Purpl Scientific

Wondering if anyone has any input on this device. They say they test within +/- 2% when compared to laboratory HPLC analysis results. Sounds interesting but curious as to the science behind it.

Seems like it only does flower or did I misinterpret the video?

I was demoed a unit similar to this once. It was accurate for flower, but totally failed concentrates

uses near infared & and internet connection.
the FAQ claims “concentrates are coming”.
unlike the more expensive machines, which do all the math locally, this thing seems to store the training data on the web. as such it might be more trainable than some of the other offerings.

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Guess we have to let the IT team keep working before we buy. Whoever gets this mobile on the fly tech first will make a grip.

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At +/-2% it’s intriguing and might be useful to track daily levels if enough representative samples are taken.

Wonder if ±2% is 1%±0 .2 or 1%±2%

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I came to here to look for info on this. Boss is very interested but not willing to be the guinea pig.

Would love to hear some first hand experiences. Does anyone know of the company that makes it and their reputation before now?

Saw them at a trade show, they demonstrated it. Works like a charm. Their white paper, if accurate demonstrates their accuracy with around 35,000 samples between 0 and 25% THC

Only works with flower currently.

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Makes a world of difference doesn’t it

Above 20% total THC, it’s +/-10%? I wonder how accurate it is above 30% total THC? I would guess greater than +/-10%. I mention that because few phenos put out around 30%+.

The Total THC predictions of the Purpl PRO validation measurements are shown in Figure 1. This plot shows the average predicted Total THC via the Purpl PRO devices compared to the HPLC measurements from the respective laboratories. The plots also show the target accuracy bounds of ± 2% up to 20% THC, and ± 10% of the measured value above 20% THC (dashed diagonal lines).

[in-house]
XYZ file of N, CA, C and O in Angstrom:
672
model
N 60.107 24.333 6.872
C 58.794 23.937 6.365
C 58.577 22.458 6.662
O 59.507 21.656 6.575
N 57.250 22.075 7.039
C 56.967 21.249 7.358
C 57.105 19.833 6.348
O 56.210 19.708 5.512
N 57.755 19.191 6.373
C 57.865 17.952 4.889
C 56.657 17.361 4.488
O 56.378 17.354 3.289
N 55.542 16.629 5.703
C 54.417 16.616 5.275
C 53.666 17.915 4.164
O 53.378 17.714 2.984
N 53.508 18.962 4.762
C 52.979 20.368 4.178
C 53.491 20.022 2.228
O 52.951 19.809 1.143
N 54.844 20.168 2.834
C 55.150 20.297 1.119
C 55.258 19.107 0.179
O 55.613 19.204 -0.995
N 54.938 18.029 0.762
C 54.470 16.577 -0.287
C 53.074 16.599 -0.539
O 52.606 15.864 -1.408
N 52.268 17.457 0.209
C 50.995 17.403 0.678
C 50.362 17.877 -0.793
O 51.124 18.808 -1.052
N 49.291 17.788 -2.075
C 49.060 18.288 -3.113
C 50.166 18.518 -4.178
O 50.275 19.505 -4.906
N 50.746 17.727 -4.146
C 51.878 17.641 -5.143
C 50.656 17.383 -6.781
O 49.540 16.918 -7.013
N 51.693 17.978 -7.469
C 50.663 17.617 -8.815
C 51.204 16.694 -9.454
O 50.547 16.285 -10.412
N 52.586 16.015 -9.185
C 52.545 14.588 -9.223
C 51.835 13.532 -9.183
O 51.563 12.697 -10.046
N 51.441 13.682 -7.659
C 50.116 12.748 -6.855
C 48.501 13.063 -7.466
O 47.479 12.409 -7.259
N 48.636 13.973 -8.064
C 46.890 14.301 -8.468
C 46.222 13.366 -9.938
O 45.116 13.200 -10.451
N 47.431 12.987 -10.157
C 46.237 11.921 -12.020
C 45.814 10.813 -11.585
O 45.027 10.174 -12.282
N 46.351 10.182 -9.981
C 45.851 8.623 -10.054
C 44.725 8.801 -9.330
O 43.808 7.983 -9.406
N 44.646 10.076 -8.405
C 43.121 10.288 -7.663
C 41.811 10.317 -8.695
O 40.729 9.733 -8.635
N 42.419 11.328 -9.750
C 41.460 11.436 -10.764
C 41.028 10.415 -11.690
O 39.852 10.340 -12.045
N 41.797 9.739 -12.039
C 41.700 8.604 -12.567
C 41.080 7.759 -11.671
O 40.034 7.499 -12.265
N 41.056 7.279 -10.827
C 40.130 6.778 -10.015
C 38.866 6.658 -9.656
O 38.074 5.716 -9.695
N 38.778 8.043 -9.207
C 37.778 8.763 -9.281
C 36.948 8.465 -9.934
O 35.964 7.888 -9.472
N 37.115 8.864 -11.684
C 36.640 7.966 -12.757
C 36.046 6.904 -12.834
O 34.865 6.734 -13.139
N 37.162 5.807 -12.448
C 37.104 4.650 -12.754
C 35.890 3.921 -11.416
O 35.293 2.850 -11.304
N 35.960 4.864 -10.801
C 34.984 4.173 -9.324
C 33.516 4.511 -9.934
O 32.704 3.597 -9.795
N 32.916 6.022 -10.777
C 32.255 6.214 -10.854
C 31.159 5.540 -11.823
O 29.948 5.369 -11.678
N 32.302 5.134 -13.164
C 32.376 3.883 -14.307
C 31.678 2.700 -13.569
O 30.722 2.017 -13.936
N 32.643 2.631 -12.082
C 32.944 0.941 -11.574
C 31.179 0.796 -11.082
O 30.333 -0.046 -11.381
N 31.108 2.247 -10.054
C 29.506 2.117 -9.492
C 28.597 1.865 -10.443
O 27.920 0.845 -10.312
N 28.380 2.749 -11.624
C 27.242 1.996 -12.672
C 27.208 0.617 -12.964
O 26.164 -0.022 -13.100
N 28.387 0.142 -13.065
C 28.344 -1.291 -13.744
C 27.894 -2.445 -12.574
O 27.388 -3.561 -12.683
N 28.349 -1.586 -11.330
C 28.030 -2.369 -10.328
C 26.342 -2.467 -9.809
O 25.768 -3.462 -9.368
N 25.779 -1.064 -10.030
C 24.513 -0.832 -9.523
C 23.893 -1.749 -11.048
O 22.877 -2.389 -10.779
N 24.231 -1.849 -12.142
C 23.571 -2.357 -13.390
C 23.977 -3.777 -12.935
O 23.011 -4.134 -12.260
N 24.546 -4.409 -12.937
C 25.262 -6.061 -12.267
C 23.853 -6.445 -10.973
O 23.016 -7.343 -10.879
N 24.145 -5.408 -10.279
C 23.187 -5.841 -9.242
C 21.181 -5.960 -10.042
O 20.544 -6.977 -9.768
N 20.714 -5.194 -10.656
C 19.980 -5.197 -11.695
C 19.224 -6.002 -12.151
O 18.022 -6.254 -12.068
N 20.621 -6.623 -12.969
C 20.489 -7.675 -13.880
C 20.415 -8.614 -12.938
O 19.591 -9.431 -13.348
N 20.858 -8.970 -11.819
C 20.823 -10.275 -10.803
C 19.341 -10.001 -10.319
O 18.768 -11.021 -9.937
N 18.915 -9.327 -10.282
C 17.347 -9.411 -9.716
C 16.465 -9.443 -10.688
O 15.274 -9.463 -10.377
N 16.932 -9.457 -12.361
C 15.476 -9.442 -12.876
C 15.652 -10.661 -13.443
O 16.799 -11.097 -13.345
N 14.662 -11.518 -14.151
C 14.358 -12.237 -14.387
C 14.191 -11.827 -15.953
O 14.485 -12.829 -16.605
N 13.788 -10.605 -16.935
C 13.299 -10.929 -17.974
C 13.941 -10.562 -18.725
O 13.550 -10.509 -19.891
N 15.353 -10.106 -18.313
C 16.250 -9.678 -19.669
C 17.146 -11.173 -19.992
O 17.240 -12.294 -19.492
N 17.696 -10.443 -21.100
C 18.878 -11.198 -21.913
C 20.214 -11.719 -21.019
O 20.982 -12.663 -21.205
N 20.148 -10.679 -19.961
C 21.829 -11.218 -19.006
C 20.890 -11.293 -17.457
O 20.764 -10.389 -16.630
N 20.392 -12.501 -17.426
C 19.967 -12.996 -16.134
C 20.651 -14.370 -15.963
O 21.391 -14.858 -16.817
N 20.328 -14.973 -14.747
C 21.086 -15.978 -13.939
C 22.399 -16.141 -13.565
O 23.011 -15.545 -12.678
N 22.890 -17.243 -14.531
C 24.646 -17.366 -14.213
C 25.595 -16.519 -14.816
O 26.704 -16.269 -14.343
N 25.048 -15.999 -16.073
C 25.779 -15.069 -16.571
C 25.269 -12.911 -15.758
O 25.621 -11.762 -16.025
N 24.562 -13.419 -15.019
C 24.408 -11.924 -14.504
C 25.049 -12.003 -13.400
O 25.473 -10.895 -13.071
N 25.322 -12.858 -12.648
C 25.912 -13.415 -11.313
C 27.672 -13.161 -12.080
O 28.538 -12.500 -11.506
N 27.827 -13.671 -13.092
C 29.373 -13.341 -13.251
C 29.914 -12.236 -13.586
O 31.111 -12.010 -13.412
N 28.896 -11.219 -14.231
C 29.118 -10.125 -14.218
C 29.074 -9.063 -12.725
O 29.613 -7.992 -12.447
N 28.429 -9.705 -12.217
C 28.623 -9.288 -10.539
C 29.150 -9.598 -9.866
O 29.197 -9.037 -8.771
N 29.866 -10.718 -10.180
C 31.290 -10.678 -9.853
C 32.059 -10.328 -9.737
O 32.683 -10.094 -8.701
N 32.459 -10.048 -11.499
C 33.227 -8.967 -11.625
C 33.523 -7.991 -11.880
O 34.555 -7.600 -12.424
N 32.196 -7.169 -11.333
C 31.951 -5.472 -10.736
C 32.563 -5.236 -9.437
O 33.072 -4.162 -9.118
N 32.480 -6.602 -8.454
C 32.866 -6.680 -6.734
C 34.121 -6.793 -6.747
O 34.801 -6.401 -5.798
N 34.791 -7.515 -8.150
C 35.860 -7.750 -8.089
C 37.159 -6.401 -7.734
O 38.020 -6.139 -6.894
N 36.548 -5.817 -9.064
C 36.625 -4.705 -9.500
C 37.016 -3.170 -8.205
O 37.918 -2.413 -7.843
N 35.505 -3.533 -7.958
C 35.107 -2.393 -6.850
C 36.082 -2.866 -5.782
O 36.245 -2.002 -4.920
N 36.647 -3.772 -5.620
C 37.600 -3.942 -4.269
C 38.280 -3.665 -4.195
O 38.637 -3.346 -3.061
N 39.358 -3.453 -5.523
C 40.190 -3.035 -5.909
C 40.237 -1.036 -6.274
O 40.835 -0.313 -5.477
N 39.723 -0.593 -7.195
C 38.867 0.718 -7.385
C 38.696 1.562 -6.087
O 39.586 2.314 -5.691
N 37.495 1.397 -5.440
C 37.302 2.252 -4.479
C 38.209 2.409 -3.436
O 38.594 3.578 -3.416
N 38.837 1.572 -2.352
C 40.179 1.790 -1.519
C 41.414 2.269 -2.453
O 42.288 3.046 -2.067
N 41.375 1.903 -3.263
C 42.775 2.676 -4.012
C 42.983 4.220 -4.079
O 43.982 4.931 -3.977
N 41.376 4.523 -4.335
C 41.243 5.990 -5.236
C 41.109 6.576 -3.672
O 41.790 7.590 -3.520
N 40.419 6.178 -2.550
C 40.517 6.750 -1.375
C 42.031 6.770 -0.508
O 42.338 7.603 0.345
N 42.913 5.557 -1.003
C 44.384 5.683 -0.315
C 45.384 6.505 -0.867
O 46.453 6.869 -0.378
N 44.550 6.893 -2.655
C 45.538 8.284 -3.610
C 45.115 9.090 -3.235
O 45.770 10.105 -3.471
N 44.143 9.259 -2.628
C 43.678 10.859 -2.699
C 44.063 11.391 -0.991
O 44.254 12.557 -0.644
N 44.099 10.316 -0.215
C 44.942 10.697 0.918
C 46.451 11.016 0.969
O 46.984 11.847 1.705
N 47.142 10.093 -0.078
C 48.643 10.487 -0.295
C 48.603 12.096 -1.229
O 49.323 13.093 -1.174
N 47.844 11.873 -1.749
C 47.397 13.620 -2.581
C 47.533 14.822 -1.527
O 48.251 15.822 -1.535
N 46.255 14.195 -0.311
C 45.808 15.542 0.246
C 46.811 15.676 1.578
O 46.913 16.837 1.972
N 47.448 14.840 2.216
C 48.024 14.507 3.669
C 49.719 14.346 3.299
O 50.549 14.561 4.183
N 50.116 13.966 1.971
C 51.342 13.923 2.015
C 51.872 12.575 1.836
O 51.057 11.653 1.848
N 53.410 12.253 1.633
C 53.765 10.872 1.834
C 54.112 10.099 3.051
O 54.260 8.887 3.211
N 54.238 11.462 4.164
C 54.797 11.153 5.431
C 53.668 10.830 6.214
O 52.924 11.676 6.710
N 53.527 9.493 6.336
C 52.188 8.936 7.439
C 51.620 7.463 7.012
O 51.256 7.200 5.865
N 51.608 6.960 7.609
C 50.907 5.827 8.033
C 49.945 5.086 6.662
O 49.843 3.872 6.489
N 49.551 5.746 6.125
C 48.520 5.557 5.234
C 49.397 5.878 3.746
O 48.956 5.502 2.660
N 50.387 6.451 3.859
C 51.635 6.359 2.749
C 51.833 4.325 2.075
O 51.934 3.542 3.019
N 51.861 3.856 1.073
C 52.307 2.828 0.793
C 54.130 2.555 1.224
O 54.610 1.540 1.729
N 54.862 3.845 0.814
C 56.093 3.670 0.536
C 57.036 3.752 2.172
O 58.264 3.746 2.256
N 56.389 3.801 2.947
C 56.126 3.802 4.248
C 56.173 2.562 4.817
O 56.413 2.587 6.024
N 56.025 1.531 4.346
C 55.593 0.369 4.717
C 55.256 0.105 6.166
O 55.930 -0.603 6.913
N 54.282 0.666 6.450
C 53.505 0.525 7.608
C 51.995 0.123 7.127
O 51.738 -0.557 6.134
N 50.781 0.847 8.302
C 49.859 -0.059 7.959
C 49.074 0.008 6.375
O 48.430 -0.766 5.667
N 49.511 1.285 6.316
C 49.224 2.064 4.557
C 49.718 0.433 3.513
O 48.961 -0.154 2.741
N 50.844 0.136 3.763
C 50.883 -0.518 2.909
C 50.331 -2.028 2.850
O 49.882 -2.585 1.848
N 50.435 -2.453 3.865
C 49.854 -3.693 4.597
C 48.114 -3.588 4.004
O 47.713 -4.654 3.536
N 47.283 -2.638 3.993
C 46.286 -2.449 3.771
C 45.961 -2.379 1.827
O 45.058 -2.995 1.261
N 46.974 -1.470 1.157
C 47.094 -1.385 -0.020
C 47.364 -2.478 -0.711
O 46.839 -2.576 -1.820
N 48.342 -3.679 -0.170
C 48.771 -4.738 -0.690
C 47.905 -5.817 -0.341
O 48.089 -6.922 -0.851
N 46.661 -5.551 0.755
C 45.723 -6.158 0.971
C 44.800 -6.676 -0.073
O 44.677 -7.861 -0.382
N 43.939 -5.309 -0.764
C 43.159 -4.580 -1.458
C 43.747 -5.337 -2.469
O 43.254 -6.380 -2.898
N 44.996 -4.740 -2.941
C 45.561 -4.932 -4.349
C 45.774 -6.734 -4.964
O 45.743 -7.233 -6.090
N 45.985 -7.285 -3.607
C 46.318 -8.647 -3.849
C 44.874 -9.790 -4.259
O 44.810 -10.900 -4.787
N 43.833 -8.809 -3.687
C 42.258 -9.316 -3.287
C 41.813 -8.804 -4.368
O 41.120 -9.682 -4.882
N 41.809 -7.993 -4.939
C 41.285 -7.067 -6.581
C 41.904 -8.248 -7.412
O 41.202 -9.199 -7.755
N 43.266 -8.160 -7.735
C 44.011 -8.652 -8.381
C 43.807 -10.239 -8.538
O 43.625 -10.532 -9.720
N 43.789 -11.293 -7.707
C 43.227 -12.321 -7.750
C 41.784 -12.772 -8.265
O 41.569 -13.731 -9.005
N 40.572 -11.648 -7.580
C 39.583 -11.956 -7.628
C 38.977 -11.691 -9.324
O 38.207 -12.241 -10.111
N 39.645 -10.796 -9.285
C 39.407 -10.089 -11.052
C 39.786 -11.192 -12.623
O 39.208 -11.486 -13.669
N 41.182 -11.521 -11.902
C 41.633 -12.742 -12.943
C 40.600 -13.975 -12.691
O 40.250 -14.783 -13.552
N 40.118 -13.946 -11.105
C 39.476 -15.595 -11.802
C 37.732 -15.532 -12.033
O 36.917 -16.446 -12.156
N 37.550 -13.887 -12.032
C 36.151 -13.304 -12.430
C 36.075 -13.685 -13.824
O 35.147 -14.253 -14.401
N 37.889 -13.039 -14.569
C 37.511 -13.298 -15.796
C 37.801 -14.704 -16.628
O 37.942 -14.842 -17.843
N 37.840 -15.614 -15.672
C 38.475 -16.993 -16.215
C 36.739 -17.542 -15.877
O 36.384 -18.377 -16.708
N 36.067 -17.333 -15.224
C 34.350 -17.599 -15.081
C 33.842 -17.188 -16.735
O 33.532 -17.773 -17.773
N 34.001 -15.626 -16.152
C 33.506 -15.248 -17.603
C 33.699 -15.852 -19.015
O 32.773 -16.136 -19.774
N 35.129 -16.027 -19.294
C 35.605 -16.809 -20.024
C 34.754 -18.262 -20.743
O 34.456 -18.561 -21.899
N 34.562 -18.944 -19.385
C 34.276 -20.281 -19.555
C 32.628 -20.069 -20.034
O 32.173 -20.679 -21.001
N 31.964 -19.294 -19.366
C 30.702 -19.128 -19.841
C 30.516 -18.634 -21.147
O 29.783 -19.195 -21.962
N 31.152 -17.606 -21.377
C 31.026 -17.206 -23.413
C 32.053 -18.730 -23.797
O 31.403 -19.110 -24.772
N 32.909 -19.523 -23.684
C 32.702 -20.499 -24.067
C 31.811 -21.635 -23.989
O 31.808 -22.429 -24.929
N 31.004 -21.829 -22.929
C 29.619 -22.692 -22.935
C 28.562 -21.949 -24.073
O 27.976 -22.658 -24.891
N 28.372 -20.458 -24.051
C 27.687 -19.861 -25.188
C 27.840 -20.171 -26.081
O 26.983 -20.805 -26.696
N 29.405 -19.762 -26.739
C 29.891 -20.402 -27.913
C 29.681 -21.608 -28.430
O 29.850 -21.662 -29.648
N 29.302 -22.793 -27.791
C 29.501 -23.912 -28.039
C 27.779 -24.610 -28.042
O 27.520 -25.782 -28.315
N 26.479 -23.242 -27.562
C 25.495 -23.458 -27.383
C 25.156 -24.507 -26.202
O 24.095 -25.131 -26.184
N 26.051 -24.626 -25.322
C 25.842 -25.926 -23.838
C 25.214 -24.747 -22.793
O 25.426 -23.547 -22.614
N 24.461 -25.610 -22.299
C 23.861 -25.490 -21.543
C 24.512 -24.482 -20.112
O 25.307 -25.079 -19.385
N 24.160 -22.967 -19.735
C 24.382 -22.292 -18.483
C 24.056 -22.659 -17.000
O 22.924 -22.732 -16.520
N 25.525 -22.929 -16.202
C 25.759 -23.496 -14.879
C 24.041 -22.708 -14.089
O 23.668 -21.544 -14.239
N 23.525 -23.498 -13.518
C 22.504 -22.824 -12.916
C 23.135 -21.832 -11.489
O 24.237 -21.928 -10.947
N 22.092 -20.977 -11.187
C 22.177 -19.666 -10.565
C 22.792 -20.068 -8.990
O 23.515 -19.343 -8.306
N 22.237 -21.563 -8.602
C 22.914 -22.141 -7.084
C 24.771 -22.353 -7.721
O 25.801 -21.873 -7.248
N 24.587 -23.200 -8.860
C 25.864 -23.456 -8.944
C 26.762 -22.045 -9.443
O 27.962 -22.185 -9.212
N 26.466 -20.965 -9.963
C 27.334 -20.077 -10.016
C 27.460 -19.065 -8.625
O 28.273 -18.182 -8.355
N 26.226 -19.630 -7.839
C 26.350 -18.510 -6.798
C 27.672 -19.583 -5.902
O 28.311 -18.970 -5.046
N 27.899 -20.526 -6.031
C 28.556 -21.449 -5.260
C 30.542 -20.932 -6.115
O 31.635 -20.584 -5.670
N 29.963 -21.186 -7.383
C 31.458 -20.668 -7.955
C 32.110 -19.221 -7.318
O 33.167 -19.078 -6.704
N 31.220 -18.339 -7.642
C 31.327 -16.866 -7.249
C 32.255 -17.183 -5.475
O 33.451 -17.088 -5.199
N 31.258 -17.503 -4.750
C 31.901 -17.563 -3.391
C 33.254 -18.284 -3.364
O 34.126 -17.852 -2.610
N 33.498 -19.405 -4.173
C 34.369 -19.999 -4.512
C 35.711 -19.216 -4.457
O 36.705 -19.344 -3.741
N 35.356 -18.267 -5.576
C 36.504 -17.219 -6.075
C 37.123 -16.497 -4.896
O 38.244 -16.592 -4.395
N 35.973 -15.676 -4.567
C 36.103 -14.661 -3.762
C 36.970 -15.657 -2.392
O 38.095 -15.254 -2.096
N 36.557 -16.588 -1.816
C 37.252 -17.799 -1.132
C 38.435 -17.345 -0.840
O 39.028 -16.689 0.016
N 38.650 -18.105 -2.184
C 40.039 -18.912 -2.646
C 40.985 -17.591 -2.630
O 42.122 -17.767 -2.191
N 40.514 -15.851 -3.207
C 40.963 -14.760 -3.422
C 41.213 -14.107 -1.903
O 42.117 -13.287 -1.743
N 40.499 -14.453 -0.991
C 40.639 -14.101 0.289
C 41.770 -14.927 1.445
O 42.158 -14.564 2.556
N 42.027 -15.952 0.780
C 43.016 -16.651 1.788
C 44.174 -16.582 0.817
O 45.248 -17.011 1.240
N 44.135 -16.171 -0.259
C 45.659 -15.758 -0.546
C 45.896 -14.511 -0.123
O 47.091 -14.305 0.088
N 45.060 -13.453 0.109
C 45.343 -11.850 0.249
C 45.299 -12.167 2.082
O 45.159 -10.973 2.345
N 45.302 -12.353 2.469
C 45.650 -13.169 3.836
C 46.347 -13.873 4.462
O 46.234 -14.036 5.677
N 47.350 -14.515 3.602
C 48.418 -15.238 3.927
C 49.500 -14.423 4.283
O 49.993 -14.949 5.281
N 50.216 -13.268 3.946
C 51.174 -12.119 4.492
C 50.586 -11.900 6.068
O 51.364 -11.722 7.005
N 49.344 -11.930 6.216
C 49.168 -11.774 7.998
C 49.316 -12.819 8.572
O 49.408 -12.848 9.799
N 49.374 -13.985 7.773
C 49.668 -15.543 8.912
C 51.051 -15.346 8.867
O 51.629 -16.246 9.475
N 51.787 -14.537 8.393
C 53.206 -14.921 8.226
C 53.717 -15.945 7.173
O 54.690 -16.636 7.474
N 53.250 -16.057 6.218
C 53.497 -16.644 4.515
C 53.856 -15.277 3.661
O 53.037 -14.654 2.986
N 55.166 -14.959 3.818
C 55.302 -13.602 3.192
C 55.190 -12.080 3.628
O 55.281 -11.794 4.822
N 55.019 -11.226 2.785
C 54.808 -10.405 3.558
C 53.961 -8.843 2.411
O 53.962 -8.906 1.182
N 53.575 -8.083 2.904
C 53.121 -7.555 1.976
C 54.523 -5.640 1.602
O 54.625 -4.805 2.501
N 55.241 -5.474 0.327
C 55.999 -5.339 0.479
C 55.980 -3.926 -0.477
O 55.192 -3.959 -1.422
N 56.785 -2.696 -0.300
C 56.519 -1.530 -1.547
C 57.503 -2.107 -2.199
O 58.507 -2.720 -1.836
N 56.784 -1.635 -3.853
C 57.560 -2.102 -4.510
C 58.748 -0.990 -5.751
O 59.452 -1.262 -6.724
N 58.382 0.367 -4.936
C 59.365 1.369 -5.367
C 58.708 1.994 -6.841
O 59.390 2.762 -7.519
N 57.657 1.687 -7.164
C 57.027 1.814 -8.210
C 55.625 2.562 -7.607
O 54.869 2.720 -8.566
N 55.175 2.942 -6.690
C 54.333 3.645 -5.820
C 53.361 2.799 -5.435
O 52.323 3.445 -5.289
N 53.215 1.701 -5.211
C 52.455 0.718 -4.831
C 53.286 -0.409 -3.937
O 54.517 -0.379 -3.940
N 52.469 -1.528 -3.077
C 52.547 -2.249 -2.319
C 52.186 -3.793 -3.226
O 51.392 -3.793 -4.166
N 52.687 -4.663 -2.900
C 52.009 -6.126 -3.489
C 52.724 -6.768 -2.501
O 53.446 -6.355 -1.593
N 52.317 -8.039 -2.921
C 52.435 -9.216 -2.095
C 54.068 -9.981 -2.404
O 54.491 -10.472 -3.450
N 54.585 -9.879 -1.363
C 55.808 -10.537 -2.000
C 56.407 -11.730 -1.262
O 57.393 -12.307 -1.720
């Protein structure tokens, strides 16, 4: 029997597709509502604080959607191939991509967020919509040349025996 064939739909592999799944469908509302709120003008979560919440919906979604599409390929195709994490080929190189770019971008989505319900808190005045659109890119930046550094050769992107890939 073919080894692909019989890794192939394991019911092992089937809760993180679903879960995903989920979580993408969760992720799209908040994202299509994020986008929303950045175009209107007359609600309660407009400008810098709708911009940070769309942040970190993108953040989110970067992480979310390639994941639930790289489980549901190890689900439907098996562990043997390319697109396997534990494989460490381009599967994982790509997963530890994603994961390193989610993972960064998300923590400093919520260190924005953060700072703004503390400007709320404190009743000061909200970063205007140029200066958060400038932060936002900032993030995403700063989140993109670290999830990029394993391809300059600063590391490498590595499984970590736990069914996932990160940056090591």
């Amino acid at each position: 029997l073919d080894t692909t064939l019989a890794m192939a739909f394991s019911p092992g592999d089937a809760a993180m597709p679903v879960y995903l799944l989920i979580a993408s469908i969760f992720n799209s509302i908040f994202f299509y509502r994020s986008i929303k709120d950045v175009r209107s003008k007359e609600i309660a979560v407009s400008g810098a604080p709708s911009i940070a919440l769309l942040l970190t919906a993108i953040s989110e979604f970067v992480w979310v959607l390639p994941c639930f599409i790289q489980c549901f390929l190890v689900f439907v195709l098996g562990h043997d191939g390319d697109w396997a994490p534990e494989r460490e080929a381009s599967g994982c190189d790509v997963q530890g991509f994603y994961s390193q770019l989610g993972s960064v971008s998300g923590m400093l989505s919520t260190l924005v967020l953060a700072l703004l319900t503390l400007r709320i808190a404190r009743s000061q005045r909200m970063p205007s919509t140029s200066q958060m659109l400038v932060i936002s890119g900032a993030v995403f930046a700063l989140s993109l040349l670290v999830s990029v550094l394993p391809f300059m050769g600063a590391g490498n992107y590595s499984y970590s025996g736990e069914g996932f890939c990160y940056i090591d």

Side note: HPTLC is interesting, but maybe should have its own thread?

Conclusion

The method validated in this study offers advantages over previously developed TLC methods for cannabis analysis because it utilises a simple decarboxylation procedure to convert THCA into ∆9-THC and requires only normal-phase HPTLC plates with an automated spotter and scanner. The method was shown to be comparable within a small degree of error (±0.5%) to results obtainable from a validated HPLC method. This chromatographic method can be utilised for qualitative fingerprinting of cannabis since good separation is achieved between the principle neutral cannabinoids (CBD, ∆9-THC, THCV, CBG and CBC), forensic analysis of cannabis, quality control of hemp and quality control of medical cannabis.

I remember a unit like this coming out a few years ago that also used a database driven system 4 coming up with its readings I don’t remember it being very accurate

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Me too. And me either.

I’m wondering what the “predictive” part of the measurement is.
Does that mean it guesses the potency or actually measures it.
Hugh Goldsmith
SRI

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If I understand correctly this is like (or is exactly) near ir, and uses a machine learning algorithm to predict concentration from a very messy spectrum